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B + 12 : Alexander's Launch Site to Victory

Updated: Apr 14, 2021

It is going to be a long, open-water sailing day today. To avoid the industrial port and town of Mersin we decided to sail straight east. After 50 nautical miles of open water we would hit land again on the combined, huge delta of the Seyhan (Saros) and Ceytan (Pyramos) rivers.

The flatlands of Cilicia were know by the Greeks under the name Cilicia Pedias (flat Cilicia). it was always well watered and had abundant millet, olives and sesame. The fertile land was settled since the neolithic and the hilly rocks - scattered all over the plain - fortified. Cilicia Pedias was part of the Hittite Empire, then was conquered by the Assyrians. It produced much of the grain the Persian Empire needed and it was here that the Persian King of Kings made his last stand against Alexander the Great. Cilicia was at the heart of the ancient Persian Empire. Our destination for tonight is the city of Megarsus from where Alexander launched his offensive which led to his victory at Issus - near today's Osmaniye.

After a few hours of sailing, land is in sight again - we can see the cliffs of Megarsus. We had to stay 2 miles offshore because the water was so shallow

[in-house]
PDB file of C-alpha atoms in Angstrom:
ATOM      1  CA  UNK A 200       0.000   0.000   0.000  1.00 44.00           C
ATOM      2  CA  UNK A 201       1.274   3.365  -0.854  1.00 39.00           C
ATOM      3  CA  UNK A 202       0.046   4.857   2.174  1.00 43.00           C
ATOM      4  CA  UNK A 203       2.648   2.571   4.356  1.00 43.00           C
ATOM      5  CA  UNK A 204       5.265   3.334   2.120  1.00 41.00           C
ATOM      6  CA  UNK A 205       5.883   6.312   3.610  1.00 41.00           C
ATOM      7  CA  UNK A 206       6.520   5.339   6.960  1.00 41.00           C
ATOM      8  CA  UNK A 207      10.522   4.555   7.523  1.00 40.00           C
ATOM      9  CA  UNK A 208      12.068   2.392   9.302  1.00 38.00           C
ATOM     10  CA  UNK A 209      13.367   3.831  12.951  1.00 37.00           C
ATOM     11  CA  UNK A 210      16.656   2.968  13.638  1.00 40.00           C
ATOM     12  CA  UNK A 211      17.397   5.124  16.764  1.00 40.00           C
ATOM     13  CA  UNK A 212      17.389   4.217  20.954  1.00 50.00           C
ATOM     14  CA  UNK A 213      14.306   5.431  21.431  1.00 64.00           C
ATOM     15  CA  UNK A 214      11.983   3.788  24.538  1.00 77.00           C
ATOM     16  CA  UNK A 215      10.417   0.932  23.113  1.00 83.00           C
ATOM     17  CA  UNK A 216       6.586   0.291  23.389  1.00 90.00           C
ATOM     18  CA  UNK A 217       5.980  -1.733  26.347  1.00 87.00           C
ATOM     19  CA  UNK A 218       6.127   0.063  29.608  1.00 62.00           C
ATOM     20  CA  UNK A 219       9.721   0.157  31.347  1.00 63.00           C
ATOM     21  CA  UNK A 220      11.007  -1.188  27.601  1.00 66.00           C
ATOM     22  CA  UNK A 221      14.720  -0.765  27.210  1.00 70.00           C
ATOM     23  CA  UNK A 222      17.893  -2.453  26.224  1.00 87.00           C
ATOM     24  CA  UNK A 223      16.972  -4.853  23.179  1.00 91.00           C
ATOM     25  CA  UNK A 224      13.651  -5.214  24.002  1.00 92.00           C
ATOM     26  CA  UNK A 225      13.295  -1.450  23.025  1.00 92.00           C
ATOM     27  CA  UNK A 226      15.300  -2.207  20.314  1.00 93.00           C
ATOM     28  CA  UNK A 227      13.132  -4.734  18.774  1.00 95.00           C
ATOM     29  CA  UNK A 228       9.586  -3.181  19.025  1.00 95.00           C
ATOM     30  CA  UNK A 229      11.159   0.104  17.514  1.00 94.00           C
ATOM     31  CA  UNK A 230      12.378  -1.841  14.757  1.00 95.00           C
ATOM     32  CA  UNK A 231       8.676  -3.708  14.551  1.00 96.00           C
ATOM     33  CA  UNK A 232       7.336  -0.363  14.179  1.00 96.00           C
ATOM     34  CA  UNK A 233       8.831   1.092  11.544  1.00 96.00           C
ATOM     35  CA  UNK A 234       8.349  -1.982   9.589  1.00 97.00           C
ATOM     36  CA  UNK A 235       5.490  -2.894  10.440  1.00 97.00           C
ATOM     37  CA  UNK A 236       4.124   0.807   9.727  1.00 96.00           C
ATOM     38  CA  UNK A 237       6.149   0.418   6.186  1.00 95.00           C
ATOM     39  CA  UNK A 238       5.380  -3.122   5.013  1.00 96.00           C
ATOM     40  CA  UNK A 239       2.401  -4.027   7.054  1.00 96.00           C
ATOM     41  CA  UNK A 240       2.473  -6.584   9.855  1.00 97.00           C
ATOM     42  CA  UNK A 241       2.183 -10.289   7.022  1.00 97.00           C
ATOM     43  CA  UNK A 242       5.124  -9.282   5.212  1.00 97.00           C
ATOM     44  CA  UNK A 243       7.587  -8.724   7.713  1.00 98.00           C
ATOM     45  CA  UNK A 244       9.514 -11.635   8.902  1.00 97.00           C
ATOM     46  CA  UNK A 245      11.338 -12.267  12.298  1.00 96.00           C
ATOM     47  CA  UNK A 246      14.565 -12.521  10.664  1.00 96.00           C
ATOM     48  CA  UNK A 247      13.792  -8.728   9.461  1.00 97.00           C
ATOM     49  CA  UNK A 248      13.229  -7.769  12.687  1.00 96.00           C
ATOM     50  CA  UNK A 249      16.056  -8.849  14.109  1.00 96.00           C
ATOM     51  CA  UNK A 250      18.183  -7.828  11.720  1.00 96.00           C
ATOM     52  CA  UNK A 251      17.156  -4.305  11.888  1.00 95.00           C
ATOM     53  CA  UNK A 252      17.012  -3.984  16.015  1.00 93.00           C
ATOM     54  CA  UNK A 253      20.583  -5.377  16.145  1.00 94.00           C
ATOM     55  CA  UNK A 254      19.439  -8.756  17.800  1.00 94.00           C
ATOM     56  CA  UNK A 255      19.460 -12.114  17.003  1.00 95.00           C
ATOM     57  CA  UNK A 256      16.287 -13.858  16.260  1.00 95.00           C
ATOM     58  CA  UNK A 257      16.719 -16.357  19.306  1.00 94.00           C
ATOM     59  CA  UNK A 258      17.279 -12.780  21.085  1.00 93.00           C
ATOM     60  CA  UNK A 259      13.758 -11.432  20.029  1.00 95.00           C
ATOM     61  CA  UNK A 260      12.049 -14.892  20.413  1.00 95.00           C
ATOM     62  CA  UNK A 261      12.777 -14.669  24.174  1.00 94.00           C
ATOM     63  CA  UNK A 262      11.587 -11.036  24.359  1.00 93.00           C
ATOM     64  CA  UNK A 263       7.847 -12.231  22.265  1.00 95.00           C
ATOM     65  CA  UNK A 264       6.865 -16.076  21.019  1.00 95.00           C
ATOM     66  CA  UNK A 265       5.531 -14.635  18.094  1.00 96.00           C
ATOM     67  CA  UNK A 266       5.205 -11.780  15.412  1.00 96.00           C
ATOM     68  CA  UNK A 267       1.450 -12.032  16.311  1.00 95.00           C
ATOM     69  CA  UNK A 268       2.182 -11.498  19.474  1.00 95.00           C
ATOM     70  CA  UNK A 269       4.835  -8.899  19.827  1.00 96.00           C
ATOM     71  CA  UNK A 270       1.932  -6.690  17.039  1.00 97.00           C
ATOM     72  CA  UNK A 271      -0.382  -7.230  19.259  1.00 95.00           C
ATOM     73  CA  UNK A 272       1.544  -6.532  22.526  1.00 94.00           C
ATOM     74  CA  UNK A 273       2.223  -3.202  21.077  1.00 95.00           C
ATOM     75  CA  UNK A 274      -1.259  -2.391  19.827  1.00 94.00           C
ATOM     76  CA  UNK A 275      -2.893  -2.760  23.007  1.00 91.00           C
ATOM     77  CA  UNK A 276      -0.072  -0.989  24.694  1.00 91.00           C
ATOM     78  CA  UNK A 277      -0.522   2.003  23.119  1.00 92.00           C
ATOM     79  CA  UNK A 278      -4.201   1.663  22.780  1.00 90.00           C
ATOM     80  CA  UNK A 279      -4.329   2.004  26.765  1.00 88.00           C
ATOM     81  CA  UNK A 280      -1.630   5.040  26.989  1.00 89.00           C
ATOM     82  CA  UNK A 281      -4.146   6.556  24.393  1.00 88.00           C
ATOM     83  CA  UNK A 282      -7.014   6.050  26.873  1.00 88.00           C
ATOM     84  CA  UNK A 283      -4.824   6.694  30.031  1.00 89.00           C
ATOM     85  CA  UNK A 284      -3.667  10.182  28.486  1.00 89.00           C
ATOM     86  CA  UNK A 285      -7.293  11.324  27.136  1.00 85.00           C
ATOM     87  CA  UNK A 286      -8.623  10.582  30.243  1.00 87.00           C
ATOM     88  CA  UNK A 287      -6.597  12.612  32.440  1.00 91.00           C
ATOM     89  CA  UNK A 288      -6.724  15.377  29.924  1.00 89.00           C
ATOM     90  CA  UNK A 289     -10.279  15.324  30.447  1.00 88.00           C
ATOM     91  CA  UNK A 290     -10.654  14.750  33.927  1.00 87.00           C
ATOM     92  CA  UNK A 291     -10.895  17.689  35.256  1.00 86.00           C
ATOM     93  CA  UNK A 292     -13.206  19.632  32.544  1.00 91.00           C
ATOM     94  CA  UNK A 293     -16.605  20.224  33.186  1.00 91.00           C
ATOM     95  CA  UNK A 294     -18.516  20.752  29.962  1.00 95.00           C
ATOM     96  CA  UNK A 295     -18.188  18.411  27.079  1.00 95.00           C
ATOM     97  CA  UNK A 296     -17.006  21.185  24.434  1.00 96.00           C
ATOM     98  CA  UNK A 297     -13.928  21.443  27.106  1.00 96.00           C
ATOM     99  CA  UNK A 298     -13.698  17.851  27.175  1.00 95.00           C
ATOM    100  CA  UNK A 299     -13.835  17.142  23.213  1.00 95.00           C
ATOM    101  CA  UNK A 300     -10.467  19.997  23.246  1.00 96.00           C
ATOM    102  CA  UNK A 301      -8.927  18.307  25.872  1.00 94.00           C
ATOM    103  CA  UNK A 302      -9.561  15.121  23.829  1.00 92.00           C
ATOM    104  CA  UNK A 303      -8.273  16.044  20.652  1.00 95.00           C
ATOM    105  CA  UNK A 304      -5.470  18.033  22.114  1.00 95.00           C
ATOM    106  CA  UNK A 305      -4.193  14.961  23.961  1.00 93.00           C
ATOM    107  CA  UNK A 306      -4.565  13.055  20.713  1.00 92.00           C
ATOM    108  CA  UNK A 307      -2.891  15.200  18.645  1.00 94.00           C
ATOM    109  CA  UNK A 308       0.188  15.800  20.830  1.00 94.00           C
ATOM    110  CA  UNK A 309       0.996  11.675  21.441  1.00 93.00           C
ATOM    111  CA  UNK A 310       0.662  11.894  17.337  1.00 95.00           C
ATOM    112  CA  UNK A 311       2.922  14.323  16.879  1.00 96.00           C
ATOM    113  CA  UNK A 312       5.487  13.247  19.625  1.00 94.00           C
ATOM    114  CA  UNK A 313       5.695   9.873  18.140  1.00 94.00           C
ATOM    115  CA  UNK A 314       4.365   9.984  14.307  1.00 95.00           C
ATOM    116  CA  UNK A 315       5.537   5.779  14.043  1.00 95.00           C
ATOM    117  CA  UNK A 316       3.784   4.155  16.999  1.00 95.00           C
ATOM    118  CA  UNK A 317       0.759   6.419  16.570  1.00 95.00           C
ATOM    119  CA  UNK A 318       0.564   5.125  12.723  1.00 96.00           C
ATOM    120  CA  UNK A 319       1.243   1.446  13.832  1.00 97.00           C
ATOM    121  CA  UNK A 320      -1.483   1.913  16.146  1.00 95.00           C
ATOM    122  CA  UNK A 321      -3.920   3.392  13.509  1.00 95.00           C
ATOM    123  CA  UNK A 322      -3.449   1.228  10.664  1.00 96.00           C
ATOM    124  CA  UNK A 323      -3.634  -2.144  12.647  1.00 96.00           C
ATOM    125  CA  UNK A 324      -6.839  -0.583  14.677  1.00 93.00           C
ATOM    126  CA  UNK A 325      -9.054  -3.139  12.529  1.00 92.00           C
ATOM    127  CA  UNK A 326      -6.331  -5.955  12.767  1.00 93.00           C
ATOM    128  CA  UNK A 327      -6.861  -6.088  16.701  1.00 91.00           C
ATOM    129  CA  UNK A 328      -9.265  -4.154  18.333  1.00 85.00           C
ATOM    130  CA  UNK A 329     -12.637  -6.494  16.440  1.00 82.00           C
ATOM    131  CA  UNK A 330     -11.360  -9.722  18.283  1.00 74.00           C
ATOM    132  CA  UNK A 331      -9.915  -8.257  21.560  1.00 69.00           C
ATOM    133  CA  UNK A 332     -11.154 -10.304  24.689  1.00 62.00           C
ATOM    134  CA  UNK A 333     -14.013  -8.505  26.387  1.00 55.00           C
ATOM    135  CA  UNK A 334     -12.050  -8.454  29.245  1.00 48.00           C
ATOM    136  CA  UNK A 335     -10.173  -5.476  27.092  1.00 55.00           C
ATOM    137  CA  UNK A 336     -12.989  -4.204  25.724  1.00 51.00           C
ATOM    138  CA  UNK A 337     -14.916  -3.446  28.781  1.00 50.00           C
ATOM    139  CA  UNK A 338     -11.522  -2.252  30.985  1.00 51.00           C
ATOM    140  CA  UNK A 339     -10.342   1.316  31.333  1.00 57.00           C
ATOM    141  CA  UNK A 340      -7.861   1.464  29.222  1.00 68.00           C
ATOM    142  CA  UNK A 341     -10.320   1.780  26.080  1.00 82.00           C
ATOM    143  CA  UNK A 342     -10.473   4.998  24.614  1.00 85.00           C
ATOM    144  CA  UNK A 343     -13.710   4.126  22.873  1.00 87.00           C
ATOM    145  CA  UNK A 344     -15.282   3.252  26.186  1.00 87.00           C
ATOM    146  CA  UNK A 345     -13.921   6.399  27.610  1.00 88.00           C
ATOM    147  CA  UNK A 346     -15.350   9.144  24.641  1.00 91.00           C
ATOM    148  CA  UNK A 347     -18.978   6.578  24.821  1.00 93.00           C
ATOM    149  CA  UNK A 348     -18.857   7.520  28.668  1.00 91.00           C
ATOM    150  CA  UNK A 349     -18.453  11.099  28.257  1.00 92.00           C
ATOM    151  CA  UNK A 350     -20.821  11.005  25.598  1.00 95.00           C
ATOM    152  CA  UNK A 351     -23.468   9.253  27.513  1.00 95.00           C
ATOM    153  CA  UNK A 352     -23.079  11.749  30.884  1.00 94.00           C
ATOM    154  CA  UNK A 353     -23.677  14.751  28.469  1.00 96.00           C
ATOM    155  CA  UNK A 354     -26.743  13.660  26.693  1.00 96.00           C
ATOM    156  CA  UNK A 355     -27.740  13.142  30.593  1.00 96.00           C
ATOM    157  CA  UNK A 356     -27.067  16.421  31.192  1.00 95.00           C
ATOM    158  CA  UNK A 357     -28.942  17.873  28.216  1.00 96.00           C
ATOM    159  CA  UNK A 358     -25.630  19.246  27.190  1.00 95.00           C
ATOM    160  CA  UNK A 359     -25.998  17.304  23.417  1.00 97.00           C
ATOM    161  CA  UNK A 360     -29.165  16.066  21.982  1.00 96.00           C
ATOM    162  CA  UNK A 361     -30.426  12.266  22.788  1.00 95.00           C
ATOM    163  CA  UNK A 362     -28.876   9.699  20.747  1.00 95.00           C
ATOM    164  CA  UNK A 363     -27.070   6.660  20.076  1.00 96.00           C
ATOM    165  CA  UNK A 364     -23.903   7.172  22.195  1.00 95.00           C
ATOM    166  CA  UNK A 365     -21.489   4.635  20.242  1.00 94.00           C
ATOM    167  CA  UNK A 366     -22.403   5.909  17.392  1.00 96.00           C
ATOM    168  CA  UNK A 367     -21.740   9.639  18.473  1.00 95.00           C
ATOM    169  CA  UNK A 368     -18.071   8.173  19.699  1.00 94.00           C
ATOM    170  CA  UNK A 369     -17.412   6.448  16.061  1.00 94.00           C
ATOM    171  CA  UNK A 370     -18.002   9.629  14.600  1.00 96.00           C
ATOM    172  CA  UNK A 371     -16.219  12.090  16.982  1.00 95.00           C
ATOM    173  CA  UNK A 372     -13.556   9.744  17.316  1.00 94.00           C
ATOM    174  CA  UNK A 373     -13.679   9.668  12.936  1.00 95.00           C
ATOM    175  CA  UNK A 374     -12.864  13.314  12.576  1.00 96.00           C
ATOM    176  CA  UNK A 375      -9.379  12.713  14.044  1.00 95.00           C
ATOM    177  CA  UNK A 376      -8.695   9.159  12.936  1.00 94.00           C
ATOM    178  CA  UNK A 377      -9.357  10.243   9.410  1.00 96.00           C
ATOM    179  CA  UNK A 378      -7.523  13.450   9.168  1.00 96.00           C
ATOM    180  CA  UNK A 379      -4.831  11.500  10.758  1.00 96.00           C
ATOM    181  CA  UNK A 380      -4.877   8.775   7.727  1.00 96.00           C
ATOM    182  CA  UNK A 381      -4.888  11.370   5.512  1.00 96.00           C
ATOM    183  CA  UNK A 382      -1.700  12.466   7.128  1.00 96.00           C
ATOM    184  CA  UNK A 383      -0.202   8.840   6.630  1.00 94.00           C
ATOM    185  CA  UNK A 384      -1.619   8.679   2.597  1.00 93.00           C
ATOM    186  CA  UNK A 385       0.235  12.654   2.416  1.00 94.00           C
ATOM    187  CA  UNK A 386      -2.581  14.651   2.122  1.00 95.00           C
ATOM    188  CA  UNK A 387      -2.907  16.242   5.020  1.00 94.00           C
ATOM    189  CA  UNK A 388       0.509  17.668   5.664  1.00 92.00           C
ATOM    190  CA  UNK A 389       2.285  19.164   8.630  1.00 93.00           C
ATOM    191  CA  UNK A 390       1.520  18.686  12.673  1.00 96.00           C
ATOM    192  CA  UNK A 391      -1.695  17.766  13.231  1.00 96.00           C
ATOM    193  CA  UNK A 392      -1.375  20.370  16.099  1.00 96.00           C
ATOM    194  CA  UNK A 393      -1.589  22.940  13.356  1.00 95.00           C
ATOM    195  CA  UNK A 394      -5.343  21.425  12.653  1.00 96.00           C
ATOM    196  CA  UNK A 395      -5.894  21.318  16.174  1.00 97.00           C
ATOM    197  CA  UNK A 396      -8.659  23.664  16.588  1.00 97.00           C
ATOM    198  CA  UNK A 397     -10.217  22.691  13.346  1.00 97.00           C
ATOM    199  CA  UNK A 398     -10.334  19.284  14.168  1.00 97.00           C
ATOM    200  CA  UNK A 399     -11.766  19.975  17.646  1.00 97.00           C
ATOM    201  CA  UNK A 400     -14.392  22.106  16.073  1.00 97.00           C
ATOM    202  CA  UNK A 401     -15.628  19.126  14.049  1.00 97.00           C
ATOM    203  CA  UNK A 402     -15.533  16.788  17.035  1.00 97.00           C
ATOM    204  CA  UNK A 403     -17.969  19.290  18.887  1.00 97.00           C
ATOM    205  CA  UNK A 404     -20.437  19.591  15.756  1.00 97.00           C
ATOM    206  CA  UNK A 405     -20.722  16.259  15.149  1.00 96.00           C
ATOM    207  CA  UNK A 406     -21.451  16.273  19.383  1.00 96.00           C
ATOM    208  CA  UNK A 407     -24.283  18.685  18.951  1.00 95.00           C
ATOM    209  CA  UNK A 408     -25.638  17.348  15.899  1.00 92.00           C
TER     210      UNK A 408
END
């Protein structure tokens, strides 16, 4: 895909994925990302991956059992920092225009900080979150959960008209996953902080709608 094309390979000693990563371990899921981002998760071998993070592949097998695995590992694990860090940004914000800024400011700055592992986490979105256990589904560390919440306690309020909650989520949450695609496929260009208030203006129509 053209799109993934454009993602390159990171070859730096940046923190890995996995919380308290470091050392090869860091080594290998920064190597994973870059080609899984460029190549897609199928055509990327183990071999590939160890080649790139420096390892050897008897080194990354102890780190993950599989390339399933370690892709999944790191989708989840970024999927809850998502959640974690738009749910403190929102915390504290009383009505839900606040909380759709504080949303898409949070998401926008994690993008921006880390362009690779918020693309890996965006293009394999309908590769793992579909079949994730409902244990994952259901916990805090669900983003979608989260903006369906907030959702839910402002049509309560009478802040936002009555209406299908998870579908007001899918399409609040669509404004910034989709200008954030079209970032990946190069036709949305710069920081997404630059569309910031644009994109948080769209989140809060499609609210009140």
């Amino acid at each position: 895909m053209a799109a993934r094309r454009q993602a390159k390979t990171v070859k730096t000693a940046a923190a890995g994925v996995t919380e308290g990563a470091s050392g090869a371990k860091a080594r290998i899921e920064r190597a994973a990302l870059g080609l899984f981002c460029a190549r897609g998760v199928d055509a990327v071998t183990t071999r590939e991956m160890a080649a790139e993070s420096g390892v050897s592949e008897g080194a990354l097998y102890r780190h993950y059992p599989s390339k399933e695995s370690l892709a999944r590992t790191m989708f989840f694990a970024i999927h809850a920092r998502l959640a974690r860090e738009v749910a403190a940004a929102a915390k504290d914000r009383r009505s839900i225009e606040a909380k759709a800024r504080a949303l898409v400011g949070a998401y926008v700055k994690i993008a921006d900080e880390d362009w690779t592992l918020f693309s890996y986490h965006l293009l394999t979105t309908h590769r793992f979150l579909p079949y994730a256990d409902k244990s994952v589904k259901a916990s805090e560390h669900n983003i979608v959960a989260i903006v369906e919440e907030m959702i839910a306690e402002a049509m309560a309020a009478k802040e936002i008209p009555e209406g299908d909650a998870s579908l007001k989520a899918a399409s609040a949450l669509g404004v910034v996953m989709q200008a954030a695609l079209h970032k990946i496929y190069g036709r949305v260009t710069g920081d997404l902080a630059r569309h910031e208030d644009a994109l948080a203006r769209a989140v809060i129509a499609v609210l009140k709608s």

Landing at Alexander's Fish Restaurant which went out of business a few years ago - Megarsus begins just on the top of the cliffs

it was quite a spooky landing in this deserted but well kept paradise - after a good minute we were welcomed by barking dogs but they were friendly, wagging tails and just curious

We were greeted by Hashid, the resort keeper, and his shy daughter. Nicest men ever who showed us the way even though he spoke no English. But sign language worked.

First thing we noticed was the space carved out for the Hippodrome - just to the right of the olive tree. But no single stone was visible. Are the ruins still buried under silt or had the town been thoroughly dismantled? Nobody was on the site. It was as if we just had discovered it.

There was a little archeological dig at the theatre but nobody was there either. But a tent tattered by the wind indicated that there must be some digging from time to time. Someone must have removed the dirt. It seems that Turkish Authorities favour archeological sites close to tourist centres - other places are pretty much untouched.

It was time to get back to the boat. We did not want to stay out in the open water for the night and decided to sail to Yumurtalik.

Megarsus was Alexander the Great's last stop before the decisive battle of Issus where the Persian King of Kings lost his empire in 333 BC

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